“Blackpink: Light Up the Sky” opened with the four girls silently staring back at a sea of cameras and personnel on computers minutes before they debuted in 2016. It makes you feel awkward for a moment. Then, it launches into a montage of the Blackpink we know now: dominating huge stadiums, greeting screaming fans, breaking records, and appearing in TV shows and venues around the world.
It set the tone perfectly for what the film tells us: Yes, they’re superstars, but here’s where they started and why there’s so much more to Jennie, Lisa, Jisoo, and Rosé.
Individual sections in the earlier part of the film detailed each member’s life before training. The mix of the girls reminiscing about their childhood and home videos of them as little kids was endearing, showing a stark difference from the glamorous and fast-paced lives they live today.
It also gave us a glimpse into their unique relationships with performing and how the way each member decided to take the path that led them to Blackpink was different. These differences made the rest of the film – where we learn more about how seamlessly they still function as a group and as friends – all the more satisfying and heartwarming.
“I think what makes K-pop K-pop is the time that we spend as a trainee,” Jennie said.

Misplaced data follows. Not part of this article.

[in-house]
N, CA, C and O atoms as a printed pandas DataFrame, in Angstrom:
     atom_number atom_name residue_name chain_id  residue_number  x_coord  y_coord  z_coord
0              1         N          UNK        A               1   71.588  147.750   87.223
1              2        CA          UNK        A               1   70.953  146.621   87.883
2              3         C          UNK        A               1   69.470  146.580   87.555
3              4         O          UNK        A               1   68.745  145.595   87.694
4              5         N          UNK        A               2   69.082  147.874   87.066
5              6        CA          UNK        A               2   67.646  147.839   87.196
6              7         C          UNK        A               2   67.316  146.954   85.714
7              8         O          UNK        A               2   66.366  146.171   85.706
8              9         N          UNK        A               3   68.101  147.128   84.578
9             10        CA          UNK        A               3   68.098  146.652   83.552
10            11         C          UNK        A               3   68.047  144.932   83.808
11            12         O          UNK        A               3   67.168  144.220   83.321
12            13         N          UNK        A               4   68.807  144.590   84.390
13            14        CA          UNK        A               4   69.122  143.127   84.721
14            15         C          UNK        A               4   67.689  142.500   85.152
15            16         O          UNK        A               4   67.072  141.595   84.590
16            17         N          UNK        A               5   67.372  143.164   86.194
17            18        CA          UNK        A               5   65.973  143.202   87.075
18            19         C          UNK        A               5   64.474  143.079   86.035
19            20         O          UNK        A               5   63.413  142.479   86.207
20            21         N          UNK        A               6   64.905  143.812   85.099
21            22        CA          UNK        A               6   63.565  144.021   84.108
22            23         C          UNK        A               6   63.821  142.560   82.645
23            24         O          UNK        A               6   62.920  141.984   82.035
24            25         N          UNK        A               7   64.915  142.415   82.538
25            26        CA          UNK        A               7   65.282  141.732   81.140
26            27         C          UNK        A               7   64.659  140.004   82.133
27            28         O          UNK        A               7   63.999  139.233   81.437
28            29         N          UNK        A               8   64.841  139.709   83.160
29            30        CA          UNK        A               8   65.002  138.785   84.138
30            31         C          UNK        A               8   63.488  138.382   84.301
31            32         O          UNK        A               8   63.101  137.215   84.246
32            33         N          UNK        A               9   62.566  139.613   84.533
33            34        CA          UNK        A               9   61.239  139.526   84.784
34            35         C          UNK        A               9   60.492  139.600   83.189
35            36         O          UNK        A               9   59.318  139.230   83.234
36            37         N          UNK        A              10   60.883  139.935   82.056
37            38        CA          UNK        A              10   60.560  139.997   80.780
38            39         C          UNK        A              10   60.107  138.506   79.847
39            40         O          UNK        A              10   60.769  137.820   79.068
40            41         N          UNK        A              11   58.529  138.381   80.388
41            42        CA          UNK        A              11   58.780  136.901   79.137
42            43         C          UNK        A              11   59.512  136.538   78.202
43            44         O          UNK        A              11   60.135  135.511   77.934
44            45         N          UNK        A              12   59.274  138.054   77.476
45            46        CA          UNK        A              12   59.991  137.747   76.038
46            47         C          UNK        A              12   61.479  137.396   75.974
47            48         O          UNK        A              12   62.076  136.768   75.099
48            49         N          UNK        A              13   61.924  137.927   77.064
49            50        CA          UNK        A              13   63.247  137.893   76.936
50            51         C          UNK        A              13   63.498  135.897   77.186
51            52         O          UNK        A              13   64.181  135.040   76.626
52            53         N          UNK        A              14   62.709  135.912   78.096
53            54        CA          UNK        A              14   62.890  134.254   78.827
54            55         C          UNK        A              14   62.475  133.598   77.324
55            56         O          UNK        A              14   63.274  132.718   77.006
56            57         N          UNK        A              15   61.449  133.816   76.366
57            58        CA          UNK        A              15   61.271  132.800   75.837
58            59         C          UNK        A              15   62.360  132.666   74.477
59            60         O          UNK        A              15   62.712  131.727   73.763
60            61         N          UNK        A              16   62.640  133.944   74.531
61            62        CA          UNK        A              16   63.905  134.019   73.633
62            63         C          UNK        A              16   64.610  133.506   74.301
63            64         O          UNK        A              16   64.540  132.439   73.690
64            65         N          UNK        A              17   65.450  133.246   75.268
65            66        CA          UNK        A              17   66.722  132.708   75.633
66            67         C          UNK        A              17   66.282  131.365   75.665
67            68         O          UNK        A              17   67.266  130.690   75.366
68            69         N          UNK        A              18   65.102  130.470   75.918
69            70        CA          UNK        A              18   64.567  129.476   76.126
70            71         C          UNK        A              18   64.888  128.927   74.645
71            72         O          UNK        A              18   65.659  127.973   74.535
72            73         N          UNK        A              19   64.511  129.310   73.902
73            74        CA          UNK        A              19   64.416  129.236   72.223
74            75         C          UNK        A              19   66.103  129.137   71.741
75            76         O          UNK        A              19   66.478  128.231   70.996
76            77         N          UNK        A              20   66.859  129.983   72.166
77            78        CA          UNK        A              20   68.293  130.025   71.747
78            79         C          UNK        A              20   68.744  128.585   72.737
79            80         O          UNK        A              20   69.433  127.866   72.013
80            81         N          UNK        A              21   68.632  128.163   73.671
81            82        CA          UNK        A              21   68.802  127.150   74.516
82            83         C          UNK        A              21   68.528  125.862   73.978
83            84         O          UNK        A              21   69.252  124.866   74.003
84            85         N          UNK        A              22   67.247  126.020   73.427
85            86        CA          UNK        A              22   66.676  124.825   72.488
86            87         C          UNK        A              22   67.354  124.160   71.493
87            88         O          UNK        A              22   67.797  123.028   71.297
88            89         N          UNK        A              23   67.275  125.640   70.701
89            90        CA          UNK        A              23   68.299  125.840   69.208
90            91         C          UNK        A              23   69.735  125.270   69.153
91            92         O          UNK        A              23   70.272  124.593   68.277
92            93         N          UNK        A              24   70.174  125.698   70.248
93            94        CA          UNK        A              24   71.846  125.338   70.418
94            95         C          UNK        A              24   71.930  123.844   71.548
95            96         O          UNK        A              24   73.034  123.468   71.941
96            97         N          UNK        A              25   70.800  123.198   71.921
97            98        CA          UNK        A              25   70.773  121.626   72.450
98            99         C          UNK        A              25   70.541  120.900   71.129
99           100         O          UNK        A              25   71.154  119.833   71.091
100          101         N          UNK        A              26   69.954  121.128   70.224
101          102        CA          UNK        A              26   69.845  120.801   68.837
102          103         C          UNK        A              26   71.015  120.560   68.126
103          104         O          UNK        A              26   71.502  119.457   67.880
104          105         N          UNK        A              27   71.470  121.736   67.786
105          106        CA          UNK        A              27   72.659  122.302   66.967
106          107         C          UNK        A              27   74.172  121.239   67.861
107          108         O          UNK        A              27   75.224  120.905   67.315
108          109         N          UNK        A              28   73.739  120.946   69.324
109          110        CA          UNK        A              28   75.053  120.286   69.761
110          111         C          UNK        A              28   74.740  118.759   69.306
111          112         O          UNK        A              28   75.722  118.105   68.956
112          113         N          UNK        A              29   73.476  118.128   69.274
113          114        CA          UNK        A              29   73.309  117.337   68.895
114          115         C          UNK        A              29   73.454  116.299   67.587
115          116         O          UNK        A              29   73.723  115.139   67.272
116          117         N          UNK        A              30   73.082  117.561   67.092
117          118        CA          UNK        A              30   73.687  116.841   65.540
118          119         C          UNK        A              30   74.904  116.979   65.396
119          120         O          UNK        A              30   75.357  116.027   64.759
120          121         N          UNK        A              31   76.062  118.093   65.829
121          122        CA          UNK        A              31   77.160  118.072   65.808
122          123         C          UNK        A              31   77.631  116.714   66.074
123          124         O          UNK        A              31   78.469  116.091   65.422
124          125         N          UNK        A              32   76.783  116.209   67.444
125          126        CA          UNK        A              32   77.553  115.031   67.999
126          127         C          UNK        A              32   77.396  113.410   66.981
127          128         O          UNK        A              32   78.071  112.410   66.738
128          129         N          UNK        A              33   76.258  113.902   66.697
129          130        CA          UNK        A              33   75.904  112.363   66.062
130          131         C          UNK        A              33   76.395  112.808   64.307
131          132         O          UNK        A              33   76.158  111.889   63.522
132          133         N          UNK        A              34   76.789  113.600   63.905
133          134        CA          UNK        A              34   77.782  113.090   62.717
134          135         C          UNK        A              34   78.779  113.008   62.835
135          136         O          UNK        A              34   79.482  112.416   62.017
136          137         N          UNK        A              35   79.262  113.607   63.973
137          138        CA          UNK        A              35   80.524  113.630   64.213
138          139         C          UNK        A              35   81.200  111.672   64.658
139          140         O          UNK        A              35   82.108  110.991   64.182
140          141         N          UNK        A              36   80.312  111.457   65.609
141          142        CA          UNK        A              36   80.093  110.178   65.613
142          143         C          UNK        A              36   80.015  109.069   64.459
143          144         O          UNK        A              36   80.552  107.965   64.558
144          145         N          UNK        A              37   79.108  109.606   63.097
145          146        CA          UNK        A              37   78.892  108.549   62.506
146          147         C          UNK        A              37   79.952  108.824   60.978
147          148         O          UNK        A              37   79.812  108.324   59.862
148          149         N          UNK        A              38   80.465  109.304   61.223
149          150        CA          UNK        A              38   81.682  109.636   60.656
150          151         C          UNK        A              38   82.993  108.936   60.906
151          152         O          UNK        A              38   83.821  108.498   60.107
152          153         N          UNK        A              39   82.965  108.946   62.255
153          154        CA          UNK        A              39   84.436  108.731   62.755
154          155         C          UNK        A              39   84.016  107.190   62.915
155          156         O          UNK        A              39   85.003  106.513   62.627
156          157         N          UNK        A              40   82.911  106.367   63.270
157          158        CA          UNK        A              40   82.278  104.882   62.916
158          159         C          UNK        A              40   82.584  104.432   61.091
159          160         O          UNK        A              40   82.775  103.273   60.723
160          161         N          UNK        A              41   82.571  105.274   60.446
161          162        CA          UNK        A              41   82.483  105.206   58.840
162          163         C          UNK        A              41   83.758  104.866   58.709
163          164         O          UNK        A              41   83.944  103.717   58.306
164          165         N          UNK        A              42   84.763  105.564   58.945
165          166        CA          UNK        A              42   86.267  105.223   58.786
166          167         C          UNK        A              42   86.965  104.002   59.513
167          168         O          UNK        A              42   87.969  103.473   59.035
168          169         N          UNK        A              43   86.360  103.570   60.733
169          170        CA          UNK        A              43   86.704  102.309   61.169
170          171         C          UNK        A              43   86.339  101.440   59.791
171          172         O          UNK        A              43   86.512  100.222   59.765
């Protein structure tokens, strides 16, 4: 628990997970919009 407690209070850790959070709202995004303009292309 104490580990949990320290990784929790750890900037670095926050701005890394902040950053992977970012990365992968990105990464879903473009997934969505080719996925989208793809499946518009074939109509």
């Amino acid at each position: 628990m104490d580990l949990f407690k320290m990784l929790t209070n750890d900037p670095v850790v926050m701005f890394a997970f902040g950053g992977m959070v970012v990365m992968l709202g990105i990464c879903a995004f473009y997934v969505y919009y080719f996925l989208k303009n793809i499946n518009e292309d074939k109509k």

As they recounted their trainee days, the documentary shows footage of that era: them as teenagers belting out notes and mastering choreography in a studio during monthly evaluations where producers decide if they’re good enough to keep training with them or not.
All of them remembered the struggle of constantly having to keep up with the standards just for all their years of training to not be a waste. But all of them ended their accounts with the same sentiment: they always knew giving up wasn’t an option. And it’s in this that the documentary perfectly captures the work they put into what their lives and legacy have become now.
The Heart Underneath It All
The documentary shone the most when it humanizes the four women that most only get to see on a screen or stage.
It’s moments like when Jisoo and Jennie attempt to make tanghulu in their kitchen as they laugh over a failed first attempt and talk about how they see each other as family. Or when Lisa and Rose tease each other in a café as they recount how they found solace and support in one another during their trainee days.
One of the best moments that show us who they are – their dreams, their humor, their friendship – is a mundane one. It’s the last scene: them eating in a restaurant they frequented as trainees as they mused about their future, talking about getting married, traveling the world, and their lives at 40-years-old.
“Aren’t we going to make a comeback?” Lisa asked. The group erupted in laughter at the thought and joked about still performing in their 40s.
It’s a nice, bittersweet look into their awareness that this won’t last forever and what they imagine their lives to be post-Blackpink. However, with their undeniable talent and, as the documentary shows, their unwavering passion and hard work, the end is definitely not in sight yet.
As Jennie said earlier in the documentary, “I feel like we’re doing a great job, and we have more to show you guys. It’s just the beginning.”
“Blackpink: Light Up the Sky” is now streaming on Netflix.